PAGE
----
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Is Falling In Love Enough?
Andy Bustanoby
(C) September 17, 2005

     I'm not an expert on safety issues, but I will hazard a guess that
     more people are hurt in falls than in any other kind of injury.  And
     the type of fall that I have seen produce the most injuries is
     falling in love!  I offer this as a result of my observations over
     twenty-five years as a marriage and family therapist.

     When I ask, Is falling in love enough, I'm asking if it's enough to
     keep a marriage going?  According to the duet Nat King Cole and his
     daughter sing, "If I fall in love, it will be forever."  Don't kid
     yourself.  It won't be.  Unless there is more to your relationship
     than falling in love, it won't last long.

     Psychologist Everett Shostrom, years ago, made an extensive study of
     male/female love, and as a result of his findings, he developed an
     excellent test called The Caring Relationship Inventory.  He
     examines five types of love essential to a lasting marriage and
     developed a questionaire and evaluation scales to see what kind and
     how much of these loves exist in any given marriage.  The loves he
     examines are eros, agape, friendship, empathy and self-love.


     I mention eros first because this is the primary emotion that
     precipitates falling in love.  It isn't just the sexy look of the
     significant other.  An attractive personality plays a large part.
     But we fantasize things about that personality that may not be true
     at all, or, we might not see that the traits we admire are really
     excessive and maladaptive when you really get to know this person.
     A strong, competent man may turn out to be so controlling he
     smothers you.  A modest, demure woman may assure a man that she
     would never try to control him, but she may actually be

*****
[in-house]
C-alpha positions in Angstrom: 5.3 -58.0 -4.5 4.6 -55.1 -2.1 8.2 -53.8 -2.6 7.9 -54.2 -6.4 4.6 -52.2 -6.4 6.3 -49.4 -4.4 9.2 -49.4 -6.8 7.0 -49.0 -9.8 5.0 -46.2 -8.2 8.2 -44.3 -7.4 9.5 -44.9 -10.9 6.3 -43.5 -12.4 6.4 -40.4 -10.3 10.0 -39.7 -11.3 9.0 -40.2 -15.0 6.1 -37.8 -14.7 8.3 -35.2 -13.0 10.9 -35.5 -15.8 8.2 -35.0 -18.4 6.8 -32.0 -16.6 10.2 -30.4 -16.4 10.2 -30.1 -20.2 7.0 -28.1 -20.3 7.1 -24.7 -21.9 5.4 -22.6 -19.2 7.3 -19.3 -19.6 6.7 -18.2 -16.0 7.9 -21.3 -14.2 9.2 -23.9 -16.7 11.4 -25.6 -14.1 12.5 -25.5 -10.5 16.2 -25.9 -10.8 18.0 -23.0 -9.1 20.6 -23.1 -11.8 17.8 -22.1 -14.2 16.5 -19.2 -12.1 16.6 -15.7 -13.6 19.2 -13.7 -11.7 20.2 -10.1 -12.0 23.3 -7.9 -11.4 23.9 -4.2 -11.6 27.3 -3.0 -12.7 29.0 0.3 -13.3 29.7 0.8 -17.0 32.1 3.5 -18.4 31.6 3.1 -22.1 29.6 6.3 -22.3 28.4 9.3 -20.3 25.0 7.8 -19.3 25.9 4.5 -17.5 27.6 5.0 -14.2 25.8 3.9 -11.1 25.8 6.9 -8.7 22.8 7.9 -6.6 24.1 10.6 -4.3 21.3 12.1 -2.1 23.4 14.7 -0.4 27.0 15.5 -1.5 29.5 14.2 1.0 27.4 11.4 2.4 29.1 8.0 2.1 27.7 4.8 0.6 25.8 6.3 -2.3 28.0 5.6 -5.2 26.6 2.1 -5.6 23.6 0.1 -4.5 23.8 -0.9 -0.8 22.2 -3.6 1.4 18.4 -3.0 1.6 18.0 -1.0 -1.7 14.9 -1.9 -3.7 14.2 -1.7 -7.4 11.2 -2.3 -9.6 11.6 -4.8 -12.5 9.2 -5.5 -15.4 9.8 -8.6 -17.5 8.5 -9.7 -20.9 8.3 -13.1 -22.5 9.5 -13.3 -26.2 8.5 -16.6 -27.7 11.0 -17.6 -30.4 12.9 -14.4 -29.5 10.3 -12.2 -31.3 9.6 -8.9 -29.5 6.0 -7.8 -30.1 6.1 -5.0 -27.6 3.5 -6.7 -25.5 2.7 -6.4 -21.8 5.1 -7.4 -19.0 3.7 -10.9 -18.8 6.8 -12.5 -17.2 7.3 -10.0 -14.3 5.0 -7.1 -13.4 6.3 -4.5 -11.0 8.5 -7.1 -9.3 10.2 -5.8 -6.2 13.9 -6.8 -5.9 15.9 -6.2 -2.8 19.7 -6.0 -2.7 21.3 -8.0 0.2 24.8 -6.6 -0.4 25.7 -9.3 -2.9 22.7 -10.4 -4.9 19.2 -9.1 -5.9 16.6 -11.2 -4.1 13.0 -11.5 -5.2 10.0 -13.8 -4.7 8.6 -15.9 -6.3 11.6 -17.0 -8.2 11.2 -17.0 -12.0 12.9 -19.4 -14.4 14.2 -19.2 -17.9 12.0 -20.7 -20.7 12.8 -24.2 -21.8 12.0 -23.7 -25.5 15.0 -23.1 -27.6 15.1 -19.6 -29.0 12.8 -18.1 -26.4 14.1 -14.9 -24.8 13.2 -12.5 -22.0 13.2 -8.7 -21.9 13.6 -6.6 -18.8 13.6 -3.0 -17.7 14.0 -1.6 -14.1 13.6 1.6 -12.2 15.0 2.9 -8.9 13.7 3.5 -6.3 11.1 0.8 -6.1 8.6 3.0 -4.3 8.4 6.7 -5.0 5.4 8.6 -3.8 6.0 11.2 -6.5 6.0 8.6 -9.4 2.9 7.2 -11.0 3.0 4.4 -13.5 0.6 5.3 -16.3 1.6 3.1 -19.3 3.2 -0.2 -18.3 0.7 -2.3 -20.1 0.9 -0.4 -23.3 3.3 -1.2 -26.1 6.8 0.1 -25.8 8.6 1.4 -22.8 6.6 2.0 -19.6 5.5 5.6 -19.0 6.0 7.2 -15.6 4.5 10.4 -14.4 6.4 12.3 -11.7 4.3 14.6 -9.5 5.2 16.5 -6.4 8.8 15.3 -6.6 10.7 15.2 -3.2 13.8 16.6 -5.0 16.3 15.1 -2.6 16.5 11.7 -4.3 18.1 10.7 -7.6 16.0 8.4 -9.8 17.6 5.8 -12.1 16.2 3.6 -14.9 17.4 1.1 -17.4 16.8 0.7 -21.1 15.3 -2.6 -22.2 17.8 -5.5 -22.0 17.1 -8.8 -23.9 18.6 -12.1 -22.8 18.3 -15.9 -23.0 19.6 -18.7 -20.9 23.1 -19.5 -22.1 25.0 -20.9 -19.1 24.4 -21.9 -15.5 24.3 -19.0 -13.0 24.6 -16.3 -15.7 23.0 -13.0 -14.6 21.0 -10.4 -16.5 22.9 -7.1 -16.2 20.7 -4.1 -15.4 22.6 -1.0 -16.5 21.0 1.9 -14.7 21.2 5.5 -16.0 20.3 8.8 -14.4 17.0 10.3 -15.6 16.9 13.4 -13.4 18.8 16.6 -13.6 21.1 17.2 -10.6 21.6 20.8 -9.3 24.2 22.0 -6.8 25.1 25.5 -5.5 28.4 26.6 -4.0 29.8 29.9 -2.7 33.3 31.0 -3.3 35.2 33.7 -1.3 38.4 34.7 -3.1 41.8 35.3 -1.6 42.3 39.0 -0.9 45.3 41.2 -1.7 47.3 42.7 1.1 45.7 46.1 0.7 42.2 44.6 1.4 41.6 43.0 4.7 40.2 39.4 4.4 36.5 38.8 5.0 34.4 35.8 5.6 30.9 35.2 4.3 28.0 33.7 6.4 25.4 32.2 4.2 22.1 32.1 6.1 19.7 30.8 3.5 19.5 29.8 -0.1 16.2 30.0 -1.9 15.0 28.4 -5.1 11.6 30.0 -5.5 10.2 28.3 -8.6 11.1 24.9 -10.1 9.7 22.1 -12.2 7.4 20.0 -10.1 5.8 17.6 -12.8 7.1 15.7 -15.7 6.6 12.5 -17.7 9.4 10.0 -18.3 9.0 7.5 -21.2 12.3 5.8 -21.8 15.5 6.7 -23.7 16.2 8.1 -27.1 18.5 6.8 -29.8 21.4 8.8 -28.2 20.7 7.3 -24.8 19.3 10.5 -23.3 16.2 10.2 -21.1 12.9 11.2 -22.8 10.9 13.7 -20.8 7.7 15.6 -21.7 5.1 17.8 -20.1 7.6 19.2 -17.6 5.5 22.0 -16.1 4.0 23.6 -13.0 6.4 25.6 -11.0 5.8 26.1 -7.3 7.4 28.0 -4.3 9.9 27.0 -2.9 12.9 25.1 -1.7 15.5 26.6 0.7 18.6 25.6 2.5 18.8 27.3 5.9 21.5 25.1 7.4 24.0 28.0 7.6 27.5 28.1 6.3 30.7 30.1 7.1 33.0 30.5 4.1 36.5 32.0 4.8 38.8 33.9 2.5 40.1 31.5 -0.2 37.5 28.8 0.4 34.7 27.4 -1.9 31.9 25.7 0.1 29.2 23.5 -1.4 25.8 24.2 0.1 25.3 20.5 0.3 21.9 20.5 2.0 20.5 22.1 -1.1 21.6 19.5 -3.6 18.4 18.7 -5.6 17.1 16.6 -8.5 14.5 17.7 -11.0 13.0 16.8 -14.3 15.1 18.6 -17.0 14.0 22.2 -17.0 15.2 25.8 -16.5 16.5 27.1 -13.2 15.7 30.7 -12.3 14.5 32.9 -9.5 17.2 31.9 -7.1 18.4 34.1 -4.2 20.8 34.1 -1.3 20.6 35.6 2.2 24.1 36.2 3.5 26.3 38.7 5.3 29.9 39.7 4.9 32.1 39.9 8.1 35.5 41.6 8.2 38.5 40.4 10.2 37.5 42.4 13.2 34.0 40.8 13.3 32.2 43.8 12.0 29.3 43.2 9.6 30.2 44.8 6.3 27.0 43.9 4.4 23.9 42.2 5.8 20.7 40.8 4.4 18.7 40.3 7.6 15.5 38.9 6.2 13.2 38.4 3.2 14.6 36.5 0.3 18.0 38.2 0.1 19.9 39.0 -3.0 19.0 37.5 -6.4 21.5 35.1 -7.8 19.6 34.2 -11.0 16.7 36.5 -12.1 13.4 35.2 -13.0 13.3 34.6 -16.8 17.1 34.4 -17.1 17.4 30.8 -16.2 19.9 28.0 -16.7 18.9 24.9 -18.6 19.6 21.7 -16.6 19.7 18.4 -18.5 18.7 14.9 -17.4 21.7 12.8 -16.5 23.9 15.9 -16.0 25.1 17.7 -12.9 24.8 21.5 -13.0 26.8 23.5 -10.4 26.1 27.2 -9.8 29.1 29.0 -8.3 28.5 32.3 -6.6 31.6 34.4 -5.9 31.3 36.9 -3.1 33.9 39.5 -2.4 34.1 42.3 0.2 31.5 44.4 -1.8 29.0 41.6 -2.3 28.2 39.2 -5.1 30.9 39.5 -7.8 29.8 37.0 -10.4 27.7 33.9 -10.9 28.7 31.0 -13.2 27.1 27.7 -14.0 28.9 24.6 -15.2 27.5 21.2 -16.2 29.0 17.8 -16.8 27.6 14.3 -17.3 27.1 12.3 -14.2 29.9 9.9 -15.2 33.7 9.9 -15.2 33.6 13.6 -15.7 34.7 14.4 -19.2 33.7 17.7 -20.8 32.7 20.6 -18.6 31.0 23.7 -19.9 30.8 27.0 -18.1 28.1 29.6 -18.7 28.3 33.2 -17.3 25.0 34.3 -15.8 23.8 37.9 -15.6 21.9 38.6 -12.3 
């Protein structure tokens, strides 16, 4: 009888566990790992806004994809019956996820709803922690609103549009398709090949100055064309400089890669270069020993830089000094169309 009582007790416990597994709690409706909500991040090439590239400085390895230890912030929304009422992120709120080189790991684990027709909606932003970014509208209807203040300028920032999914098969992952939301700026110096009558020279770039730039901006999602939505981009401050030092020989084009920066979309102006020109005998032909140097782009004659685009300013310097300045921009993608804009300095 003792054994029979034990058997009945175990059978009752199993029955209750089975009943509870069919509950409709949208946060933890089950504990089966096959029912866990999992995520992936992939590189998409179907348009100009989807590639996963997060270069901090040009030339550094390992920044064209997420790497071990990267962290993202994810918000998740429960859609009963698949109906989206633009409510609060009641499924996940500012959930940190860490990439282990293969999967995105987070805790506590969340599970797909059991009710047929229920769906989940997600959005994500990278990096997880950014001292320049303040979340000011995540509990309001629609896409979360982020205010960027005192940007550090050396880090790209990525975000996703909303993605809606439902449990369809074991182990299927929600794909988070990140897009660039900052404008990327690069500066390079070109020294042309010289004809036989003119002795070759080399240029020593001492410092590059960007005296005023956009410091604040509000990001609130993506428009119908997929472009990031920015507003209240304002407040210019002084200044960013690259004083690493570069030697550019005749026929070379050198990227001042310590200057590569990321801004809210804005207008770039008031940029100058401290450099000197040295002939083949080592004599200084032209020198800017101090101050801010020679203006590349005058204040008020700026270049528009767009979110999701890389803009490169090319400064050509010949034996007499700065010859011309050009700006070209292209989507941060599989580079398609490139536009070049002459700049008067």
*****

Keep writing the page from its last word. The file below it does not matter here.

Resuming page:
maladaptively self-effacing, always punishing herself for real or
     imagined failures.  Wounding herself, she may not be a fully
     functional mate.

     These two types are often attracted to each other.  But after
     marriage, they are shocked by extreme behavior.  Someone put it well
     when he said, Love is blind, but marriage is an eye-opener.


     Agape love is essential to the marriage if it is to survive.  While
     eros survives on finding your mate attractive, agape love does not
     require it.  Agape chooses to love.  It does not require the other
     person to be attractive.

     This is the love wherewith God loved us.  God so loved (agape) the
     world that He sent His only begotten son to die for us.  While we
     were yet sinners, Christ died for us!  This is the love the
     Corinthians were told would help them deal with the problem of
     division in the church (1 Cor. 13).

     The need for agape is essential to marriage.  All marriages suffer
     in some degree to a loss of eros, and there is a degree of falling
     out of love.  In our relationship with God we love Him because He
     first loved us (1 Jn. 4:19).  I have found that when a husband or
     wife shows agape love, the mate is very likely to love in return.

     It is for this reason that the current practice of couples living
     together to see if it works, or to see if they are really in love,
     is foolish.  It is foolish because it lacks the committment to each
     other that is found in agape, the choice, the decision to love and
     make it work.


     Friendship in marriage is essential because it occupies us about
     something besides each other.  But at the same time, it promotes a